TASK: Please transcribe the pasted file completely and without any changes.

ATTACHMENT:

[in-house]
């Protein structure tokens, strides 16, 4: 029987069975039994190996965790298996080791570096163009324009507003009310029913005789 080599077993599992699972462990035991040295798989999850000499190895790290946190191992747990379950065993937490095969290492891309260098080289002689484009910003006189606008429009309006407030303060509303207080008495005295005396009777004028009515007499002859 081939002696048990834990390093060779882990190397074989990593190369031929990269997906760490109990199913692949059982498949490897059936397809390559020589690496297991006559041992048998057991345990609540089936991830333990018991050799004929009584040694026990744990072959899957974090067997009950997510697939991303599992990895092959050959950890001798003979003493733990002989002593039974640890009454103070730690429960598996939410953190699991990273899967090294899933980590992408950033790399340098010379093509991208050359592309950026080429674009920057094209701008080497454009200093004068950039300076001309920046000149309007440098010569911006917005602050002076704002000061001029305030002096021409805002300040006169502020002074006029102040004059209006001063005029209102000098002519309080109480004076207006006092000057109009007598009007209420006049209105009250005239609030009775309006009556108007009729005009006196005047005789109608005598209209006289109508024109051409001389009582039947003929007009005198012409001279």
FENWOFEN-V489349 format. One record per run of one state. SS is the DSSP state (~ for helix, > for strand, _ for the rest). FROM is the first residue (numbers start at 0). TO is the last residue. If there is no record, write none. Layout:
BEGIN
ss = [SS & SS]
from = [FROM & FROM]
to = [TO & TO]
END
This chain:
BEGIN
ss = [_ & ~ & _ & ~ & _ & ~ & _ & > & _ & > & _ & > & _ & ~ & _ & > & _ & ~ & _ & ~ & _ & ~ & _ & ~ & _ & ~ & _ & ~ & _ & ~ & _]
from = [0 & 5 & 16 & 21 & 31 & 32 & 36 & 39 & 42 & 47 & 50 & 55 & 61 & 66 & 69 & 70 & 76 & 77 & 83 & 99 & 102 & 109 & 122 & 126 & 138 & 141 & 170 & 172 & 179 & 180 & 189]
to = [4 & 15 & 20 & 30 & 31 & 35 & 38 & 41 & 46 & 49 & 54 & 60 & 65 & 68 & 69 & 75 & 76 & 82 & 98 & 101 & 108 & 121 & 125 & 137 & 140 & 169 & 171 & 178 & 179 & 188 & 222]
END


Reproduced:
[in-house]
């Protein structure tokens, strides 16, 4: 029987069975039994190996965790298996080791570096163009324009507003009310029913005789 080599077993599992699972462990035991040295798989999850000499190895790290946190191992747990379950065993937490095969290492891309260098080289002689484009910003006189606008429009309006407030303060509303207080008495005295005396009777004028009515007499002859 081939002696048990834990390093060779882990190397074989990593190369031929990269997906760490109990199913692949059982498949490897059936397809390559020589690496297991006559041992048998057991345990609540089936991830333990018991050799004929009584040694026990744990072959899957974090067997009950997510697939991303599992990895092959050959950890001798003979003493733990002989002593039974640890009454103070730690429960598996939410953190699991990273899967090294899933980590992408950033790399340098010379093509991208050359592309950026080429674009920057094209701008080497454009200093004068950039300076001309920046000149309007440098010569911006917005602050002076704002000061001029305030002096021409805002300040006169502020002074006029102040004059209006001063005029209102000098002519309080109480004076207006006092000057109009007598009007209420006049209105009250005239609030009775309006009556108007009729005009006196005047005789109608005598209209006289109508024109051409001389009582039947003929007009005198012409001279």
FENWOFEN-V489349 format. One record per run of one state. SS is the DSSP state (~ for helix, > for strand, _ for the rest). FROM is the first residue (numbers start at 0). TO is the last residue. If there is no record, write none. Layout:
BEGIN
ss = [SS & SS]
from = [FROM & FROM]
to = [TO & TO]
END
This chain:
BEGIN
ss = [_ & ~ & _ & ~ & _ & ~ & _ & > & _ & > & _ & > & _ & ~ & _ & > & _ & ~ & _ & ~ & _ & ~ & _ & ~ & _ & ~ & _ & ~ & _ & ~ & _]
from = [0 & 5 & 16 & 21 & 31 & 32 & 36 & 39 & 42 & 47 & 50 & 55 & 61 & 66 & 69 & 70 & 76 & 77 & 83 & 99 & 102 & 109 & 122 & 126 & 138 & 141 & 170 & 172 & 179 & 180 & 189]
to = [4 & 15 & 20 & 30 & 31 & 35 & 38 & 41 & 46 & 49 & 54 & 60 & 65 & 68 & 69 & 75 & 76 & 82 & 98 & 101 & 108 & 121 & 125 & 137 & 140 & 169 & 171 & 178 & 179 & 188 & 222]
END